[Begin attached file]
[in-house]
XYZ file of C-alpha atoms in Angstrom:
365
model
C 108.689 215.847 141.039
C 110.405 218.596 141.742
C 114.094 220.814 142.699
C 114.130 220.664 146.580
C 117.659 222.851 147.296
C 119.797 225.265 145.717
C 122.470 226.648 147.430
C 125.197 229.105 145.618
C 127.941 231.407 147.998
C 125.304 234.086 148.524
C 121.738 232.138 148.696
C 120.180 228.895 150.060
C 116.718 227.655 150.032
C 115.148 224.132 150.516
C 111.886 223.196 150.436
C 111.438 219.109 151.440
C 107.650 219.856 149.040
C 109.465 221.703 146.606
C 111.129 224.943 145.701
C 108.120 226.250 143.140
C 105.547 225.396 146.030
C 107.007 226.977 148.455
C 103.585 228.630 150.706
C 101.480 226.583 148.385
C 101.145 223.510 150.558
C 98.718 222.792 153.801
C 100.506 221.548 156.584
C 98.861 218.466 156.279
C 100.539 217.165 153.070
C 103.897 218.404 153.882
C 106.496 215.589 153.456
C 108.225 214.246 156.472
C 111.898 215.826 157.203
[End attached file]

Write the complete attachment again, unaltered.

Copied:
[in-house]
XYZ file of C-alpha atoms in Angstrom:
365
model
C 108.689 215.847 141.039
C 110.405 218.596 141.742
C 114.094 220.814 142.699
C 114.130 220.664 146.580
C 117.659 222.851 147.296
C 119.797 225.265 145.717
C 122.470 226.648 147.430
C 125.197 229.105 145.618
C 127.941 231.407 147.998
C 125.304 234.086 148.524
C 121.738 232.138 148.696
C 120.180 228.895 150.060
C 116.718 227.655 150.032
C 115.148 224.132 150.516
C 111.886 223.196 150.436
C 111.438 219.109 151.440
C 107.650 219.856 149.040
C 109.465 221.703 146.606
C 111.129 224.943 145.701
C 108.120 226.250 143.140
C 105.547 225.396 146.030
C 107.007 226.977 148.455
C 103.585 228.630 150.706
C 101.480 226.583 148.385
C 101.145 223.510 150.558
C 98.718 222.792 153.801
C 100.506 221.548 156.584
C 98.861 218.466 156.279
C 100.539 217.165 153.070
C 103.897 218.404 153.882
C 106.496 215.589 153.456
C 108.225 214.246 156.472
C 111.898 215.826 157.203